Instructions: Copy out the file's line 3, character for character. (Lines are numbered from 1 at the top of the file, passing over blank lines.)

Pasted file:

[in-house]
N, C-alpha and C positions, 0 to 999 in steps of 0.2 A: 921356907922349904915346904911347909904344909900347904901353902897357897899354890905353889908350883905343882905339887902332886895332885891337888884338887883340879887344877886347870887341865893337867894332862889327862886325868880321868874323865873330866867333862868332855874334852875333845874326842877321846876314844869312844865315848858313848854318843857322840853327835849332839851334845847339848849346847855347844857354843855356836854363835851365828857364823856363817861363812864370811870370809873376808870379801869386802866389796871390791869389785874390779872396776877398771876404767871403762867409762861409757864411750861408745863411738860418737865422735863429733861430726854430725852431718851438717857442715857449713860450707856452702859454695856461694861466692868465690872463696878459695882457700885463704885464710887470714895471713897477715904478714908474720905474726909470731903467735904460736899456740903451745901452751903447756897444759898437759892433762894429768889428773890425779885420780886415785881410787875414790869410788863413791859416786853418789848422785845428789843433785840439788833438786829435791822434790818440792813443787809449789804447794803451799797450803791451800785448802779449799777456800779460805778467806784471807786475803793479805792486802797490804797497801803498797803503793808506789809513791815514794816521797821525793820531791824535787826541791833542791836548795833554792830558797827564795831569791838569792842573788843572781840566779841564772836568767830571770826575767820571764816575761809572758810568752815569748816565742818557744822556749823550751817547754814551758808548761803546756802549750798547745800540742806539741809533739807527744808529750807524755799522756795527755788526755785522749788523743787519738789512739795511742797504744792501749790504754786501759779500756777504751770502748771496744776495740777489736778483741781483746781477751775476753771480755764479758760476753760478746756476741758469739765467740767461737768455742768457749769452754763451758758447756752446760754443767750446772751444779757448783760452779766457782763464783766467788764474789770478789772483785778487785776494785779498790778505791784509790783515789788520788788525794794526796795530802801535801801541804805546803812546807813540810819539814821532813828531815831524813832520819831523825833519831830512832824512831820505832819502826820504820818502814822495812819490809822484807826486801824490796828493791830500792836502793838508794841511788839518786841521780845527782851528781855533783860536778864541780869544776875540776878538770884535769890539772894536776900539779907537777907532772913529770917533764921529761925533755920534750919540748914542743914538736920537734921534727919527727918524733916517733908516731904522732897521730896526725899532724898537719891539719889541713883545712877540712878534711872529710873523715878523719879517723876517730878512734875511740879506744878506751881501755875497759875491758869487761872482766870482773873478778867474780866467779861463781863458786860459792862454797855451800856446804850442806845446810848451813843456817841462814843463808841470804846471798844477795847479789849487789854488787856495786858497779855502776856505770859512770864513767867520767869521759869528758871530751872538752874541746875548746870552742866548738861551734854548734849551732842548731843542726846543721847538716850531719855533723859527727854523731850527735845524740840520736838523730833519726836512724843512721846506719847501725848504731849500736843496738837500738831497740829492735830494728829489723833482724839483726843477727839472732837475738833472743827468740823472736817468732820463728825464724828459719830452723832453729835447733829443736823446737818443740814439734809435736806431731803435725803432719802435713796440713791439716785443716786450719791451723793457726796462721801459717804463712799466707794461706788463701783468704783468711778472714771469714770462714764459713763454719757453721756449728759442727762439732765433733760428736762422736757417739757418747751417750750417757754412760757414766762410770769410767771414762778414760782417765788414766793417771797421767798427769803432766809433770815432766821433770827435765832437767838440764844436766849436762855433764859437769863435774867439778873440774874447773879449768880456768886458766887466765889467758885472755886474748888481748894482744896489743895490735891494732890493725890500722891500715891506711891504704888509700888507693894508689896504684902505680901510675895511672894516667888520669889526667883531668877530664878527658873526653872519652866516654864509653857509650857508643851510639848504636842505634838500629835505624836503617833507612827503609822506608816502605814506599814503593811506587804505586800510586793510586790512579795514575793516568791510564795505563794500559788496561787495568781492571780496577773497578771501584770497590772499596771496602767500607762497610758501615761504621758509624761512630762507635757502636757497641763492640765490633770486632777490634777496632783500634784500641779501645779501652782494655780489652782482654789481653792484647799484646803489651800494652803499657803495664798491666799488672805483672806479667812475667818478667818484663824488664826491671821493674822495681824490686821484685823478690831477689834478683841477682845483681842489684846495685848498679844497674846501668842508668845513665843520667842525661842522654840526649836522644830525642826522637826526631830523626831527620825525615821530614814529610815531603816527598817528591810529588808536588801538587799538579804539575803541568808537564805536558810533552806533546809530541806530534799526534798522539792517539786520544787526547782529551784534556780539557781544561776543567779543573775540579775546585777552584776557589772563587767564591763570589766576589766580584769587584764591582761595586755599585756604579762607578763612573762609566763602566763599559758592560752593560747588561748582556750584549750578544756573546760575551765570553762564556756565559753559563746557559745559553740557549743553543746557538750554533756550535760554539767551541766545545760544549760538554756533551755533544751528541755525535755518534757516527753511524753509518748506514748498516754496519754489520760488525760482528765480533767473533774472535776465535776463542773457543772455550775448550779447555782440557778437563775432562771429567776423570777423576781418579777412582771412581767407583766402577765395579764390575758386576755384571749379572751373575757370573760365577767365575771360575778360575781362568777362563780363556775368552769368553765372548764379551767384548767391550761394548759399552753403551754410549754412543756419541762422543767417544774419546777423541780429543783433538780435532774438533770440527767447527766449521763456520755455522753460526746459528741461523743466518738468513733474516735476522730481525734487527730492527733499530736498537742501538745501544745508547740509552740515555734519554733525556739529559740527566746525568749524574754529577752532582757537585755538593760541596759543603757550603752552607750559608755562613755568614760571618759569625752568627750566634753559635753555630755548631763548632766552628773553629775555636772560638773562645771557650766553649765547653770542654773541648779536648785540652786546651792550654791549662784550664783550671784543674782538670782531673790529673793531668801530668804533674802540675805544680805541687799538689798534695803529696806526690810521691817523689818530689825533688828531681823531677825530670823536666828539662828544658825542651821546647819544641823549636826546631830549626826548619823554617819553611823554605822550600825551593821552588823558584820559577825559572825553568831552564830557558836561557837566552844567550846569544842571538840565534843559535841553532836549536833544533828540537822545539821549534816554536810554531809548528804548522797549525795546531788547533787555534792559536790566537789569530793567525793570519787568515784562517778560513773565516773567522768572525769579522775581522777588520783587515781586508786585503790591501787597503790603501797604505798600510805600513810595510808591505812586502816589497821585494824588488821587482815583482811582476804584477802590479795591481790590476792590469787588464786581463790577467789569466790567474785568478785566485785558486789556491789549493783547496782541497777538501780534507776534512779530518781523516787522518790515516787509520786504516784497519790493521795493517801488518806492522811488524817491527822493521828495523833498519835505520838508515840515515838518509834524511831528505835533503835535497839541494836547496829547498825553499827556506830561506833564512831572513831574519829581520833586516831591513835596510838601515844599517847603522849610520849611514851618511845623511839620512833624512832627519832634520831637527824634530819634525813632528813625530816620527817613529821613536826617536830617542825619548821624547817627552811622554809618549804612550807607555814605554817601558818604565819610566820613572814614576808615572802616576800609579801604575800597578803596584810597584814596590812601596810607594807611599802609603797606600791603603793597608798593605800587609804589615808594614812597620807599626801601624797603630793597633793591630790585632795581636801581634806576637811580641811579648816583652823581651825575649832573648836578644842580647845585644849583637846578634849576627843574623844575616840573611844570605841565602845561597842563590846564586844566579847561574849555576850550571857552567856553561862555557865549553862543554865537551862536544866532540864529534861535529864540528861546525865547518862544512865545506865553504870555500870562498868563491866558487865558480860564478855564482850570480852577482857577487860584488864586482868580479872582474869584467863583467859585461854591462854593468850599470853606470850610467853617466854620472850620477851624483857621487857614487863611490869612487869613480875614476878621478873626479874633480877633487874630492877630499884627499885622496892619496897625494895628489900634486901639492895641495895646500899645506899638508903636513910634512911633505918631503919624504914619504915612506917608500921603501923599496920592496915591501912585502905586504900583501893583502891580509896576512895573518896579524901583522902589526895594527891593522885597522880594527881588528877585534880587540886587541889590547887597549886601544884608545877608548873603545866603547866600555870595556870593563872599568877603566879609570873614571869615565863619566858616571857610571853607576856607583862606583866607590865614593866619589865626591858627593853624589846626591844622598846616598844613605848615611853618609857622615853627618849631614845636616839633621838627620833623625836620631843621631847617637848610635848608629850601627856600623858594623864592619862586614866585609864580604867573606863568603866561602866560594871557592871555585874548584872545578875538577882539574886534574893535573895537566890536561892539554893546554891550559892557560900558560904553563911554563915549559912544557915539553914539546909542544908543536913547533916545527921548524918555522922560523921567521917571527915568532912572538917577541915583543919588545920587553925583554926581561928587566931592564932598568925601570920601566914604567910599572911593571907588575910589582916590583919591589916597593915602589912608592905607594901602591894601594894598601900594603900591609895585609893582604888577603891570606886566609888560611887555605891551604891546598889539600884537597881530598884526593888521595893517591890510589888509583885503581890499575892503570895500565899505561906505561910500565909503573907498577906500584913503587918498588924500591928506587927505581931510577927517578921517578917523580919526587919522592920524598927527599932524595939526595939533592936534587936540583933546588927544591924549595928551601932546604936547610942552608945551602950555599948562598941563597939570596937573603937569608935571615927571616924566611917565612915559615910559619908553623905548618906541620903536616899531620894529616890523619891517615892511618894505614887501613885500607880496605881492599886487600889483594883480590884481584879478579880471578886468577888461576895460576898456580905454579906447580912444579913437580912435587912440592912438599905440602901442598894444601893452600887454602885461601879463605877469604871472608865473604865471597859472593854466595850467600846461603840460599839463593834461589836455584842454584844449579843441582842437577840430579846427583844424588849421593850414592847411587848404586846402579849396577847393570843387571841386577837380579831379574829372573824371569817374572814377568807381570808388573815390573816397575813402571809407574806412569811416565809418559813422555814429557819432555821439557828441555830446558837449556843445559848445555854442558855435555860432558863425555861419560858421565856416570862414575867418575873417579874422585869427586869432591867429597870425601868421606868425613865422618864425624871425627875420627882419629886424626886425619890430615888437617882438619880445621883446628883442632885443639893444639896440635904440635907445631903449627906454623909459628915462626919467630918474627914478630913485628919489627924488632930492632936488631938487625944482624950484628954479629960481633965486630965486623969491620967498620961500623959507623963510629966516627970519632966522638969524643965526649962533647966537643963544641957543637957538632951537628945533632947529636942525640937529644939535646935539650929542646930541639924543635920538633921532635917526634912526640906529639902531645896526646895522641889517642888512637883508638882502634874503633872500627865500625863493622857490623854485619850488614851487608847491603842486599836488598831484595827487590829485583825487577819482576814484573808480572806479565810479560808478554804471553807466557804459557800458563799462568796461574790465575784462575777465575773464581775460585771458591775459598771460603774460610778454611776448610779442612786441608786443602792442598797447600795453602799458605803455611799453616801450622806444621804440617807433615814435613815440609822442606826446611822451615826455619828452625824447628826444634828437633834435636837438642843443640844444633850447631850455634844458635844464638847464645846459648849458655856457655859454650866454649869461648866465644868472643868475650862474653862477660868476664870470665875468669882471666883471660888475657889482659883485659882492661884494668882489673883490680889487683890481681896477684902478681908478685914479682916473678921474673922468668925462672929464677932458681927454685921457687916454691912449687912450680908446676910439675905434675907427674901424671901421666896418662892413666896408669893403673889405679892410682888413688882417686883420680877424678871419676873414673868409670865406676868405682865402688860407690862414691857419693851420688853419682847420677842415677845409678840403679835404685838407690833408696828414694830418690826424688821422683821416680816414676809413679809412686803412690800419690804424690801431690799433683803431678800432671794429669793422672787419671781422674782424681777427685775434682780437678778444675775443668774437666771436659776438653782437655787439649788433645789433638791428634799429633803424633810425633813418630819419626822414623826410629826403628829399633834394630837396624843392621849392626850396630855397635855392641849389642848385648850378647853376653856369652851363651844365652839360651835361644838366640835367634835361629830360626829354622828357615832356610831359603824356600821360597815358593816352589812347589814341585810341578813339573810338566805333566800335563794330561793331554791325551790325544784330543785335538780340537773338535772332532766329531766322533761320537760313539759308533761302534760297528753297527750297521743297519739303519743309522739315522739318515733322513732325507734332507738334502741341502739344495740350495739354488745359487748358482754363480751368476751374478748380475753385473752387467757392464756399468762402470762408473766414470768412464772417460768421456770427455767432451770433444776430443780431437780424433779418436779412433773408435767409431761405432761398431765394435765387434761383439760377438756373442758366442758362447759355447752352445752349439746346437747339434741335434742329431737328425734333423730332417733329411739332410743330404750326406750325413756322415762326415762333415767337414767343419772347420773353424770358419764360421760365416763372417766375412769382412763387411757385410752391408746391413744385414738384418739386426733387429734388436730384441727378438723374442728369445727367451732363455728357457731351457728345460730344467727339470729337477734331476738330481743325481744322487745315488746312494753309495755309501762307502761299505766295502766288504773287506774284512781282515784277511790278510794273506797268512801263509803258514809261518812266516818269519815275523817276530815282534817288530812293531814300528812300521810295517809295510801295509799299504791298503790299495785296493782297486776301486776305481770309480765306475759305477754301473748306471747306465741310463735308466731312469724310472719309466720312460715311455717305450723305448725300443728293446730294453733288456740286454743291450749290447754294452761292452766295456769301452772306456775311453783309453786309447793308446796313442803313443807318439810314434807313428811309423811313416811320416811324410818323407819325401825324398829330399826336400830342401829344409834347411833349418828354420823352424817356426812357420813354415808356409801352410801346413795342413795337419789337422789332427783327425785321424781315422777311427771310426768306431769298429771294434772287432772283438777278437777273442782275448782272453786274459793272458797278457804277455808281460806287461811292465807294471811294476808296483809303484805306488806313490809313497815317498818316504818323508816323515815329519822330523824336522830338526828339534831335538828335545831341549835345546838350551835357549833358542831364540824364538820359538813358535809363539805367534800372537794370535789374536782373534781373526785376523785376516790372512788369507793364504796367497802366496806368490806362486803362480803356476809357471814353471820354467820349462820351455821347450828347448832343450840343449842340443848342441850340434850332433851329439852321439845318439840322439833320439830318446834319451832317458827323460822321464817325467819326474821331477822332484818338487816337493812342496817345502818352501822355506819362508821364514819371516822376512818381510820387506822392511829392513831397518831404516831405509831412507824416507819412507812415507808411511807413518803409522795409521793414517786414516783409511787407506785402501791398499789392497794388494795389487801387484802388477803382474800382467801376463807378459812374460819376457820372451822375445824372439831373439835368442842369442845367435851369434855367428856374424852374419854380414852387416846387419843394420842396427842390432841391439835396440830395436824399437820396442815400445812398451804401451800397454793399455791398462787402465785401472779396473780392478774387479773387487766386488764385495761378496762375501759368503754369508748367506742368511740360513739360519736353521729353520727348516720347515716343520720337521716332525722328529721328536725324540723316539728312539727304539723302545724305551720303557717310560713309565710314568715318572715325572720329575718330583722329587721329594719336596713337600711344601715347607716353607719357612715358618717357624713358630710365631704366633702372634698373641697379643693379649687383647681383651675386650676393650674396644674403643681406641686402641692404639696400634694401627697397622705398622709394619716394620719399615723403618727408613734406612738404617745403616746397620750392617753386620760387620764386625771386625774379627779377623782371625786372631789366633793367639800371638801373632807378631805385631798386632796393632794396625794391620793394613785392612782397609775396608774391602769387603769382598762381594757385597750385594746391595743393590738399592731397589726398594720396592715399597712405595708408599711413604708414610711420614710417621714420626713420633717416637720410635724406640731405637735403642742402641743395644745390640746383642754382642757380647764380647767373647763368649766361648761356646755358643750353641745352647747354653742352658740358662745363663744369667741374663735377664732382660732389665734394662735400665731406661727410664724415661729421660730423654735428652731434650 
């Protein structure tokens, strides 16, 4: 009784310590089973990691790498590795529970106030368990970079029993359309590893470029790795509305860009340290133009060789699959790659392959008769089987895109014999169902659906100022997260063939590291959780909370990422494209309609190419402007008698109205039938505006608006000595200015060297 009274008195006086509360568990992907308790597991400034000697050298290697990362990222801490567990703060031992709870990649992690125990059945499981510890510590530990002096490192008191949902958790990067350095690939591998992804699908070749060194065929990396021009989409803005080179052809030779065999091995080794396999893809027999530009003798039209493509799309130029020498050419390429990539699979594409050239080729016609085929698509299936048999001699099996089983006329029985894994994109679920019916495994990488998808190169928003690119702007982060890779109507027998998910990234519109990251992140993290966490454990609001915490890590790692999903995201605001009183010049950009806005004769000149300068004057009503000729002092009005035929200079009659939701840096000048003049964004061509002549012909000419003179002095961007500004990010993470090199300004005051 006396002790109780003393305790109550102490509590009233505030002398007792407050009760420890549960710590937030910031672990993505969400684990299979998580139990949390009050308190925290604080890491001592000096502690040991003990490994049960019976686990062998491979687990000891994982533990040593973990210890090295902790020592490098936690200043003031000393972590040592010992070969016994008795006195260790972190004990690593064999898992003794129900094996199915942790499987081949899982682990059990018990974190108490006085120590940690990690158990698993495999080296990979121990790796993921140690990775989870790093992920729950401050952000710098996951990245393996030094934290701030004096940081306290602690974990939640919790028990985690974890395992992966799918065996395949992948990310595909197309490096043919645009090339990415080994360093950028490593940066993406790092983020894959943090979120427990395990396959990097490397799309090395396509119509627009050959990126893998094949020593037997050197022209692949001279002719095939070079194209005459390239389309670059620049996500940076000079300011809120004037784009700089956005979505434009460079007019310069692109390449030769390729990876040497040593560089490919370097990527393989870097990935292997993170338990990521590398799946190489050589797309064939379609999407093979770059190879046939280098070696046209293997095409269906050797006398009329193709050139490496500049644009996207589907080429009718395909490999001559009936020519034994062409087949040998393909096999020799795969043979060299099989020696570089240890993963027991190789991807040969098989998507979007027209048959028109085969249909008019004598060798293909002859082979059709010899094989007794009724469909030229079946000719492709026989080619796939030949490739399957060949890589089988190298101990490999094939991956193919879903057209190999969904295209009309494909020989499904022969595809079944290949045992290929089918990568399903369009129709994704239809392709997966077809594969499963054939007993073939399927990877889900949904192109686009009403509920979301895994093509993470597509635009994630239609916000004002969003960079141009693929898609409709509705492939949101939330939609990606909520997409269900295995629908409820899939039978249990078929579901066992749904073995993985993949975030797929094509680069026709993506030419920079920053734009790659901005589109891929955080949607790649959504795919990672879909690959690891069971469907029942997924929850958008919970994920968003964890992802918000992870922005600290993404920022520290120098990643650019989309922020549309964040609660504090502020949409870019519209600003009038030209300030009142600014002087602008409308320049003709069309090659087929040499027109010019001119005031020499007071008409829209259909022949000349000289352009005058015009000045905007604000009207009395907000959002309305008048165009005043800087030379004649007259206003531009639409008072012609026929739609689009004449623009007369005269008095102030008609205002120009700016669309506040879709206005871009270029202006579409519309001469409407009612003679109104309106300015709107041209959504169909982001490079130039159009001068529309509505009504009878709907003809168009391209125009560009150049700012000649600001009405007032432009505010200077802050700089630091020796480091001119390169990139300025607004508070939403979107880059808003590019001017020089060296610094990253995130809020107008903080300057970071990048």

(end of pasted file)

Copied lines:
């Protein structure tokens, strides 16, 4: 009784310590089973990691790498590795529970106030368990970079029993359309590893470029790795509305860009340290133009060789699959790659392959008769089987895109014999169902659906100022997260063939590291959780909370990422494209309609190419402007008698109205039938505006608006000595200015060297 009274008195006086509360568990992907308790597991400034000697050298290697990362990222801490567990703060031992709870990649992690125990059945499981510890510590530990002096490192008191949902958790990067350095690939591998992804699908070749060194065929990396021009989409803005080179052809030779065999091995080794396999893809027999530009003798039209493509799309130029020498050419390429990539699979594409050239080729016609085929698509299936048999001699099996089983006329029985894994994109679920019916495994990488998808190169928003690119702007982060890779109507027998998910990234519109990251992140993290966490454990609001915490890590790692999903995201605001009183010049950009806005004769000149300068004057009503000729002092009005035929200079009659939701840096000048003049964004061509002549012909000419003179002095961007500004990010993470090199300004005051 006396002790109780003393305790109550102490509590009233505030002398007792407050009760420890549960710590937030910031672990993505969400684990299979998580139990949390009050308190925290604080890491001592000096502690040991003990490994049960019976686990062998491979687990000891994982533990040593973990210890090295902790020592490098936690200043003031000393972590040592010992070969016994008795006195260790972190004990690593064999898992003794129900094996199915942790499987081949899982682990059990018990974190108490006085120590940690990690158990698993495999080296990979121990790796993921140690990775989870790093992920729950401050952000710098996951990245393996030094934290701030004096940081306290602690974990939640919790028990985690974890395992992966799918065996395949992948990310595909197309490096043919645009090339990415080994360093950028490593940066993406790092983020894959943090979120427990395990396959990097490397799309090395396509119509627009050959990126893998094949020593037997050197022209692949001279002719095939070079194209005459390239389309670059620049996500940076000079300011809120004037784009700089956005979505434009460079007019310069692109390449030769390729990876040497040593560089490919370097990527393989870097990935292997993170338990990521590398799946190489050589797309064939379609999407093979770059190879046939280098070696046209293997095409269906050797006398009329193709050139490496500049644009996207589907080429009718395909490999001559009936020519034994062409087949040998393909096999020799795969043979060299099989020696570089240890993963027991190789991807040969098989998507979007027209048959028109085969249909008019004598060798293909002859082979059709010899094989007794009724469909030229079946000719492709026989080619796939030949490739399957060949890589089988190298101990490999094939991956193919879903057209190999969904295209009309494909020989499904022969595809079944290949045992290929089918990568399903369009129709994704239809392709997966077809594969499963054939007993073939399927990877889900949904192109686009009403509920979301895994093509993470597509635009994630239609916000004002969003960079141009693929898609409709509705492939949101939330939609990606909520997409269900295995629908409820899939039978249990078929579901066992749904073995993985993949975030797929094509680069026709993506030419920079920053734009790659901005589109891929955080949607790649959504795919990672879909690959690891069971469907029942997924929850958008919970994920968003964890992802918000992870922005600290993404920022520290120098990643650019989309922020549309964040609660504090502020949409870019519209600003009038030209300030009142600014002087602008409308320049003709069309090659087929040499027109010019001119005031020499007071008409829209259909022949000349000289352009005058015009000045905007604000009207009395907000959002309305008048165009005043800087030379004649007259206003531009639409008072012609026929739609689009004449623009007369005269008095102030008609205002120009700016669309506040879709206005871009270029202006579409519309001469409407009612003679109104309106300015709107041209959504169909982001490079130039159009001068529309509505009504009878709907003809168009391209125009560009150049700012000649600001009405007032432009505010200077802050700089630091020796480091001119390169990139300025607004508070939403979107880059808003590019001017020089060296610094990253995130809020107008903080300057970071990048």